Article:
Mistral, his mentor and a past recipient of the Nobel Prize, recommended several books for him to read. Early in the 1920s, he travelled to Santiago, Chile, to pursue his studies.

He published some of his first poetry in the student newspaper Claridad and contributed some of his first essays to the daily “La Maana” because he was a cautious young man.

Under a pen name, he began contributing articles to the literary journal “Selva Austral” in 1920.

He greatly admired Czechoslovak poet Jan Neruda (1834-1891). He took on his name in honour of him. He published his first book, “Crepusculario”, in 1923.

His best-known work, “Veinte poemas de amor y una cancion desesperada”, was published the following year (Twenty Love Poems and a Song of Despair).

In his essay “Pablo Neruda: Overview”, Renéde Costa notes that this composition was regarded as overtly titillating when it was first published.

It drew criticism for being incredibly sensual and departing from the expected politeness of Hispanic lyricism.

Neruda’s second phase, in which he established himself as a poet diplomat, lasted from 1927 to 1935. During this period, he received a number of honorary consulships from the government.

He travelled to countries like Burma, Ceylon, Java, Singapore, Buenos Aires, Barcelona and Madrid throughout the ensuing years.

His visits across these countries had a lasting impression on Neruda. In 1934, Neruda was appointed the Chilean consul in Barcelona, Spain.

Nevertheless, he was soon transferred to Madrid, where he met Fedrico Garca Lorca and grew close to him. Garca Lorca and Neruda later developed a strong friendship. Lorca was a fervent supporter of Neruda’s poetry.

Around this time, Neruda started to become known as a popular poet and strengthened his communist views. He ran into Rafael Alberti, Meguel Harnandez and Peruvian poet Cesar Vallejo, while travelling.

His life was significantly affected by the start of the Spanish Civil War in 1936, which was a military coup sponsored by conservative forces against the Republican government in Spain.

He was also motivated to join the Republican Movement by Garca Lorca’s execution. In this time period, he wrote poetry that is socially and politically aware. In 1937, he returned to Chile.

He then began to actively participate in politics in his country. He also read poems and gave countless speeches. He supported the new center-left government in Chile, as well as the Spanish Republicans.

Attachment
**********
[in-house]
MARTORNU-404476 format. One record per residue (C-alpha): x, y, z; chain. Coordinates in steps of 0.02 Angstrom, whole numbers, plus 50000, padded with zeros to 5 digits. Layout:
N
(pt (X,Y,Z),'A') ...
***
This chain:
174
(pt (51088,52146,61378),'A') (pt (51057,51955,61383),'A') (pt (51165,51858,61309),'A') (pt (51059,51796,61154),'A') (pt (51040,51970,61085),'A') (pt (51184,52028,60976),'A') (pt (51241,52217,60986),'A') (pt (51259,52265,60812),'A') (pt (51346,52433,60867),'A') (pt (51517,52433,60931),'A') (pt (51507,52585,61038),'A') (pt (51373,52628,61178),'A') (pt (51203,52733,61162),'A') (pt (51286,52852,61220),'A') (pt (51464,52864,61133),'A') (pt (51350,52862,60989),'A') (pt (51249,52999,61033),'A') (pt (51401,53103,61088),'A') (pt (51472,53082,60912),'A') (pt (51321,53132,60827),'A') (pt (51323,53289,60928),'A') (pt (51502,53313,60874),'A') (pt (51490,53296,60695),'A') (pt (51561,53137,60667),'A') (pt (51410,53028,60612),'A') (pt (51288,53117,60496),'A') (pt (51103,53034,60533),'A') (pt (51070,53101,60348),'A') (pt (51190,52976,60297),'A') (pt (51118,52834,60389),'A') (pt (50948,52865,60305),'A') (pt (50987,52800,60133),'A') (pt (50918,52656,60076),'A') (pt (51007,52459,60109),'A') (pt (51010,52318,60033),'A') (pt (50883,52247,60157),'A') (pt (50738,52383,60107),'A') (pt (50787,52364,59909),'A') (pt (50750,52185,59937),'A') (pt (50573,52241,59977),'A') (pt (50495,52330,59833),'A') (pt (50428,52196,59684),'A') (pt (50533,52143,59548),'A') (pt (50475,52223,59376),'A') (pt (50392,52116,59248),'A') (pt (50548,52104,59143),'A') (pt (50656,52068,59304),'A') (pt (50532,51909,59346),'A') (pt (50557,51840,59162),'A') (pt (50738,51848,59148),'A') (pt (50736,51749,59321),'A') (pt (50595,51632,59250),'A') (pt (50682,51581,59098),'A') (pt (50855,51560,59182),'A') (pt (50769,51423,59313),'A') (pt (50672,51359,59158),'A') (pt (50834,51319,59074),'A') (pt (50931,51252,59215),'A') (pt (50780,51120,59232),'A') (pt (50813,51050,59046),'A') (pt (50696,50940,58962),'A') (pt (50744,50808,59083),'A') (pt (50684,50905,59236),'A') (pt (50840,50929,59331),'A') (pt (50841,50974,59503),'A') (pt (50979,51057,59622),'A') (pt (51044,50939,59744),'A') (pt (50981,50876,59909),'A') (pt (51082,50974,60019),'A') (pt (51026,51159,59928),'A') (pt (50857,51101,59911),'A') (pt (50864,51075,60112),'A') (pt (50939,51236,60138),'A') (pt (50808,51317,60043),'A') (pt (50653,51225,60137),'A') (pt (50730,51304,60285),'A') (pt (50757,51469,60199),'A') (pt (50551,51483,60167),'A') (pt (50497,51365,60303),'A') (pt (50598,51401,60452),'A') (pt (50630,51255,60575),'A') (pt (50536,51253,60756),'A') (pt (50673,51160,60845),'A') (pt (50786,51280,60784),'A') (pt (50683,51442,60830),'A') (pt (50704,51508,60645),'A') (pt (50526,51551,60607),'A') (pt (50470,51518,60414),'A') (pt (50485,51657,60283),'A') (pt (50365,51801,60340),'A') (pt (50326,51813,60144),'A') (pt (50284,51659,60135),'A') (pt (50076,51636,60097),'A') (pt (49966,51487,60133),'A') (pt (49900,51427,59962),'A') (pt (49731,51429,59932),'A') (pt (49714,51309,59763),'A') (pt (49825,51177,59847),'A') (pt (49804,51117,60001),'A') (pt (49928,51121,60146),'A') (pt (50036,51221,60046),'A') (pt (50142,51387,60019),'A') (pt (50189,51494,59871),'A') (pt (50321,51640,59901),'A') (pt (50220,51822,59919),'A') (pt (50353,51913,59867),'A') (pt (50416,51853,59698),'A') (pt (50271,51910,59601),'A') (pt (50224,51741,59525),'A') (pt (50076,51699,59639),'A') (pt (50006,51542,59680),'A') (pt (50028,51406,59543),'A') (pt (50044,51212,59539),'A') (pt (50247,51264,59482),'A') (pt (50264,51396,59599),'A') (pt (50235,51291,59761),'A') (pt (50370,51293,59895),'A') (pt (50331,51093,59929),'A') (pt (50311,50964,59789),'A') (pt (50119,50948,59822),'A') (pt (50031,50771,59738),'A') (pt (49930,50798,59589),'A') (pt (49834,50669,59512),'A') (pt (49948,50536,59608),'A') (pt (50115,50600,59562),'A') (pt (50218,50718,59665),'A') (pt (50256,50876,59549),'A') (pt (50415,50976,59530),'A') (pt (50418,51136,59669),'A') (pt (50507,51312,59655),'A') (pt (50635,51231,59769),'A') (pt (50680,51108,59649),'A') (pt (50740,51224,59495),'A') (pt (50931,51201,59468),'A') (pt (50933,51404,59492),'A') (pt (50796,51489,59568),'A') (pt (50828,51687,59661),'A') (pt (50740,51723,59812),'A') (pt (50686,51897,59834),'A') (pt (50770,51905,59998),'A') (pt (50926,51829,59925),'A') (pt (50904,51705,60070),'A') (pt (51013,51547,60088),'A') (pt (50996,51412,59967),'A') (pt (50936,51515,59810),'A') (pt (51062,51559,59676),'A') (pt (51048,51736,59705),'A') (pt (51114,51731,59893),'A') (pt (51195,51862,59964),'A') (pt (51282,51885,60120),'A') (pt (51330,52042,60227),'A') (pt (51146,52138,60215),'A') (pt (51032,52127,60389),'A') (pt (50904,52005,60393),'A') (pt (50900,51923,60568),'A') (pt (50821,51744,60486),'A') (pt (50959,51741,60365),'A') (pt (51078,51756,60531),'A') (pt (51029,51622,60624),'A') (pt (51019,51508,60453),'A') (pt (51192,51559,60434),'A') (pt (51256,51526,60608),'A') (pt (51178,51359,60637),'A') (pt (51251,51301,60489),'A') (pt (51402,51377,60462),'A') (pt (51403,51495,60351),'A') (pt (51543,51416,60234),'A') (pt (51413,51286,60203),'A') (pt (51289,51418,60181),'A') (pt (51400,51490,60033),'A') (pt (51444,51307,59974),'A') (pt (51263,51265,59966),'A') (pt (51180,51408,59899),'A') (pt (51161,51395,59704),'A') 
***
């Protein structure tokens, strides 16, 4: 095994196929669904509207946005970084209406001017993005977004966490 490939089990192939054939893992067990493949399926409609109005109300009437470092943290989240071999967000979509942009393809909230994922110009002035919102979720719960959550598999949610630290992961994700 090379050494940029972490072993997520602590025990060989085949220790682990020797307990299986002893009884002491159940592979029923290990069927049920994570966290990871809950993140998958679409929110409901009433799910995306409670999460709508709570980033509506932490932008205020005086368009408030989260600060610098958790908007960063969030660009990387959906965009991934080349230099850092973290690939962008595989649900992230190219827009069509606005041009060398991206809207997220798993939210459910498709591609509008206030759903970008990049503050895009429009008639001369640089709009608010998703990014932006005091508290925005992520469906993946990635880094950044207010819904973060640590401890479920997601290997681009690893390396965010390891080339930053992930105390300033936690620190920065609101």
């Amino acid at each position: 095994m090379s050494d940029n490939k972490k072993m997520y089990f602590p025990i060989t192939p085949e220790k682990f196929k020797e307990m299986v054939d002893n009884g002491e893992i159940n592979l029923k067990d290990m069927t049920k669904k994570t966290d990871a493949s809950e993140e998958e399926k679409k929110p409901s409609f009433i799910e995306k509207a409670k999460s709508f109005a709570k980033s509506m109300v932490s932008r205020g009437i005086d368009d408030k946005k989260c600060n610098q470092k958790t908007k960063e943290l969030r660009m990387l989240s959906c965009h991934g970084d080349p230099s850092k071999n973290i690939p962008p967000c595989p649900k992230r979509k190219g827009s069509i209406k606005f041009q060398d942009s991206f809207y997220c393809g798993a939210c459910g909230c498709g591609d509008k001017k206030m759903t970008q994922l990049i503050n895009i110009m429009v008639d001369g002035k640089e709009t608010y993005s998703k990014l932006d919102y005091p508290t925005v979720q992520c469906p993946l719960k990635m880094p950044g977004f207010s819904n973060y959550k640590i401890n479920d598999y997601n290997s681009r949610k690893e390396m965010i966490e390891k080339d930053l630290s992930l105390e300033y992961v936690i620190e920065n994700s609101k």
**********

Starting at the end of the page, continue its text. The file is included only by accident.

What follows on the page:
He arrived in Mexico in 1940 to take the position of Chile’s general consul. He ran into Rafael Alberti, Meguel Harnandez and Peruvian poet Cesar Vallejo, while travelling.

His life was significantly affected by the start of the Spanish Civil War in 1936, which was a military coup sponsored by conservative forces against the Republican government in Spain.

He was also motivated to join the Republican Movement by Garca Lorca’s execution.
In this time period, he wrote poetry that is socially and politically aware. In 1937, he returned to Chile.

He then began to actively participate in politics in his country. He also read poems and gave countless speeches.

He supported the new center-left government in Chile, as well as the Spanish Republicans. He arrived in Mexico in 1940 to take the position of Chile’s general consul.

Neruda’s acts led to his expulsion from the senate and he was punished for them. He was attacked and exiled as a result.

When he was banished, he visited Mexico, Poland, the Soviet Union and Hungary. It is also claimed that he met Matilde Urrutia, a Chilean woman, whom he later married. By 1952, Chile’s political situation had changed for the better, enabling Neruda to return.

“Elemental Odes” was released in 1954, as a result of his prolific writing during this latter year of his life, which was marked by international praise and personal fulfilment.

These straightforwardly worded poems, hilariously capture the slightest details of everyday objects. Between 1958 and 1973, he produced and released about 20 books.

Among his works of the last few years are Cien sonetos de amor (1959), Memorial de Isla Negra, Arte de pajáros (1966), La Barcarola (1967), the play Fulgory muerte de Joaquin Murieta (1967), Las manos del día (1968), Fin del mundo (1969), Las piedras del cielo (1970) and La espada encendida.

Neruda spent 1972-1973 on a bed after receiving a cancer diagnosis in 1970. In 1971, he received the Literature Nobel Prize.

He passed away in September 1973. When hundreds of mourning Chileans spontaneously, flooded the streets to attend his funeral, it erupted into a public protest against the dictatorship in Chile.

WhatsApp Page Join Now

Leave a Comment

error: Data is Protected !!
Scan the code